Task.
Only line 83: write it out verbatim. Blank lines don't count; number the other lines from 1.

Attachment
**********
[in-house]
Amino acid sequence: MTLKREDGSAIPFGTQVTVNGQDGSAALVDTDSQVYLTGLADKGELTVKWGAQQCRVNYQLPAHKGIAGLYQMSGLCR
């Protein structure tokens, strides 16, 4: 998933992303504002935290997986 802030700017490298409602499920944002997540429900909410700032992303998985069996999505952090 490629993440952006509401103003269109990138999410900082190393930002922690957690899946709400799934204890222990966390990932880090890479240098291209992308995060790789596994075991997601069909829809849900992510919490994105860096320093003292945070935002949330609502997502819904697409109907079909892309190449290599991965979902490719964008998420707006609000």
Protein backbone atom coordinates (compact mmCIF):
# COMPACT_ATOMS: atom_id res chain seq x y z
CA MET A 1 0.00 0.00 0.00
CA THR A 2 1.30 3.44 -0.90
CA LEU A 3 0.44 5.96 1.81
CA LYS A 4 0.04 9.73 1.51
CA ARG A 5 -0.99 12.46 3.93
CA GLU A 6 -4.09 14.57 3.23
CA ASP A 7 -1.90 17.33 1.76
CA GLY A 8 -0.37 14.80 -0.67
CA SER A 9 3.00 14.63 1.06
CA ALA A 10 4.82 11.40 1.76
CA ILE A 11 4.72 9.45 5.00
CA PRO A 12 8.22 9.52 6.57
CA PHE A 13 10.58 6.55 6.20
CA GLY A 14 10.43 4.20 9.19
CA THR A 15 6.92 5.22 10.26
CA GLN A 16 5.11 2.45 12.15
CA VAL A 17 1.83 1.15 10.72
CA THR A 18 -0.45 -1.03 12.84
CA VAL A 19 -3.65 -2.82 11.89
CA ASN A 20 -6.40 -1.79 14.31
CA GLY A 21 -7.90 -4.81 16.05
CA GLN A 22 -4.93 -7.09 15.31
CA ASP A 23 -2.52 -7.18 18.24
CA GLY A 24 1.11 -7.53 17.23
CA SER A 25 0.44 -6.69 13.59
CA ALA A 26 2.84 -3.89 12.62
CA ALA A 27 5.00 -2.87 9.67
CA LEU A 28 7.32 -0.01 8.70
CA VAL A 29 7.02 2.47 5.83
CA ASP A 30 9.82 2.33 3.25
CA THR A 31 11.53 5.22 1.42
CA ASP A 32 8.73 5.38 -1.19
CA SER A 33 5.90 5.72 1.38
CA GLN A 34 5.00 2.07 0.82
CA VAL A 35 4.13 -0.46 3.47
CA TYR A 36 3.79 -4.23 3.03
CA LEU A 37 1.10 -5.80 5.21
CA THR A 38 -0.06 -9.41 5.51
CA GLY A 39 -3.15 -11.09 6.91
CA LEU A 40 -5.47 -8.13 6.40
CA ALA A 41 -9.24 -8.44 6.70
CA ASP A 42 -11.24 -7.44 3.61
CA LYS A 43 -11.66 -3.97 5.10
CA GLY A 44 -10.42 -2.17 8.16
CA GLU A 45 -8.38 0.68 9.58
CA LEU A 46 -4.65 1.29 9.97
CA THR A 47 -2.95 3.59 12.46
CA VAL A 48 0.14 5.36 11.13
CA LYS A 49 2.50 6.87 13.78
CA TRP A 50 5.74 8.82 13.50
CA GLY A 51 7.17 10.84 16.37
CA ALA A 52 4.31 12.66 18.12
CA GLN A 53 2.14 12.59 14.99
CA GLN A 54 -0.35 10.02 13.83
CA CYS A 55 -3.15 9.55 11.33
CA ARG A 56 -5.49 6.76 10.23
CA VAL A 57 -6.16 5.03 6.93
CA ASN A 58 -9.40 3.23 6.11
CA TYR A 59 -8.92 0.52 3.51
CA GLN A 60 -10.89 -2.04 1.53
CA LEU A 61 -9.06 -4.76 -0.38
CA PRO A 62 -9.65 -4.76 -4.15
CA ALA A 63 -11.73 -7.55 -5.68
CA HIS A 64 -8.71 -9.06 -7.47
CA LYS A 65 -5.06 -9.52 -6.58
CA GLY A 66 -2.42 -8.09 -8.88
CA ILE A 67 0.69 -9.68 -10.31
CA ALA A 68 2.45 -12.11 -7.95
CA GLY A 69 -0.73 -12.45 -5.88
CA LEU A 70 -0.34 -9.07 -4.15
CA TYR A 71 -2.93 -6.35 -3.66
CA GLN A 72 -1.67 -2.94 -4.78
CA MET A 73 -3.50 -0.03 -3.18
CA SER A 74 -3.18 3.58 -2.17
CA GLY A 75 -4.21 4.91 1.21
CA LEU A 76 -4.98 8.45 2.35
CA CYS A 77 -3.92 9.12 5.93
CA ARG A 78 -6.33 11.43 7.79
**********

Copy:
CA ARG A 78 -6.33 11.43 7.79